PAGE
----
2017 (English)Doctoral thesis, comprehensive summary (Other academic)
Abstract [en]

As the largest global renewable source, hydropower shoulders a large portion of the regulation duty in many power systems. New challenges are emerging from variable renewable energy (VRE) sources, the increasing scale and complexity of hydropower plants (HPPs) and power grid. Stable and efficient operation of HPPs and their interaction with power systems is of great importance.

Theoretical analysis, numerical simulation and on-site measurement are adopted as main study methods in this thesis. Various numerical models of HPPs are established, with different degrees of complexity for different purposes. The majority of the analysis and results are based on eight HPPs in Sweden and China.

Stable operation (frequency stability and rotor angle stability) and efficient operation are two important goals. Regarding the stable operation, various operating conditions are analysed; the response time of primary frequency control (PFC) and the system stability of isolated operation are investigated. A fundamental study on hydraulic-mechanical-electrical coupling mechanisms for small signal stability of HPPs is conducted. A methodology is proposed to quantify the contribution to the damping of low frequency oscillations from hydraulic turbines. The oscillations, with periods ranging from less than one up to hundreds of seconds, are analysed.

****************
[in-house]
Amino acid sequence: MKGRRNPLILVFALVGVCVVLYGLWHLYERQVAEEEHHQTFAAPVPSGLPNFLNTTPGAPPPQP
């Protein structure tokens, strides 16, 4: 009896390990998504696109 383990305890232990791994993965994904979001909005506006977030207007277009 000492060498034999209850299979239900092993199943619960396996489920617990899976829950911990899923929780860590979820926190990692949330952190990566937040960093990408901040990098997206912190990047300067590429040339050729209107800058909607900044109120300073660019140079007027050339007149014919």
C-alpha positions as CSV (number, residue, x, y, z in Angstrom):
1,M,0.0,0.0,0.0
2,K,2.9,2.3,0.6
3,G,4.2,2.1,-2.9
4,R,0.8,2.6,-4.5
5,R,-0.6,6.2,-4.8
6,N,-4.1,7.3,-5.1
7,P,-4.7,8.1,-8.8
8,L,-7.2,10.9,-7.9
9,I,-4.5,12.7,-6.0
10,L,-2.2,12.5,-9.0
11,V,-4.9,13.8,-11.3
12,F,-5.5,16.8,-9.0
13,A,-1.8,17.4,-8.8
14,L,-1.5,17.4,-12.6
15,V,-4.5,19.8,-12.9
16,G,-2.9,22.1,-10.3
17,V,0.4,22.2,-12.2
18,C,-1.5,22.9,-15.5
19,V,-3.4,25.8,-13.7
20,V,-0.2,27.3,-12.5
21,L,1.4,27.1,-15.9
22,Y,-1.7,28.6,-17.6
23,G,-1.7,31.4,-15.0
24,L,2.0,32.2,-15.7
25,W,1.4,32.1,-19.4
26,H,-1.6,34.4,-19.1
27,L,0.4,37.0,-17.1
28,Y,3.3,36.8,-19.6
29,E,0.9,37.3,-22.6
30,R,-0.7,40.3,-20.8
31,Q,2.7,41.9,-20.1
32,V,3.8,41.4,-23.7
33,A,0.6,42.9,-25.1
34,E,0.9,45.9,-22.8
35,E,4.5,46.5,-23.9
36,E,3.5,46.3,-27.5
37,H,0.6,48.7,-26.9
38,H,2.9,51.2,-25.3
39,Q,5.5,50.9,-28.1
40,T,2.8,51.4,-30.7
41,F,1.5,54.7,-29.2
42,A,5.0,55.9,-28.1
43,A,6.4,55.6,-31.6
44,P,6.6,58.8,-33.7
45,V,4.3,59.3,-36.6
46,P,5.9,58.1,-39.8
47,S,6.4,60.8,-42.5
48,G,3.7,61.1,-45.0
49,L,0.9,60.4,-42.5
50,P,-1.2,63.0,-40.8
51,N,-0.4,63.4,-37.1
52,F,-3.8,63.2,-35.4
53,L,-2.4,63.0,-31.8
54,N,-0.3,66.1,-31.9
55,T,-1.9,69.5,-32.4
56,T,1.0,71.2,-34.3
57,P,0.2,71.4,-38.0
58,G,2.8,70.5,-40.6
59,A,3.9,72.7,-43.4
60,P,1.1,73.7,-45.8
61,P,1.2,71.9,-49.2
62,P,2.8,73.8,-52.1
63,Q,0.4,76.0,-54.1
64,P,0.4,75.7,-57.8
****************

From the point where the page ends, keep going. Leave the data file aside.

Regarding the efficient operation, a description and an initial analysis of wear and tear of turbines are presented; a controller filter is proposed as a solution for wear reduction of turbines and maintaining the frequency quality of power systems; then the study is further extended by proposing a framework that combines technical plant operation with economic indicators, to obtain relative values of regulation burden and performance of PFC.

The results show that the coupling between the hydraulic-mechanical subsystem and the electrical subsystem can be considerable and should be considered with higher attention. Effectiveness and applicability of different numerical models are shown, supplying suggestions for further model optimization. For the influence from power systems on HPPs, the dynamic processes and corresponding control strategies of HPPs under diverse disturbances and requirements from power systems are addressed. For the influence from HPPs on power systems, quantifications of frequency quality and the hydraulic damping are conducted utilising proposed methodologies.

Place, publisher, year, edition, pages
Uppsala: Acta Universitatis Upsaliensis, 2017. p. 140
Series
Digital Comprehensive Summaries of Uppsala Dissertations from the Faculty of Science and Technology, ISSN 1651-6214 ; 1494
National Category
Engineering and Technology
Identifiers
urn:nbn:se:uu:diva-318470 (URN)978-91-554-9871-9 (ISBN)
Public defence
2017-05-19, Polhemsalen, Ångtröm 10134, Lägerhyddsvägen 1, Ångströmlaboratoriet, Uppsala, 13:15 (English)
Opponent
Supervisors
Available from: 2017-04-28 Created: 2017-03-24 Last updated: 2017-05-05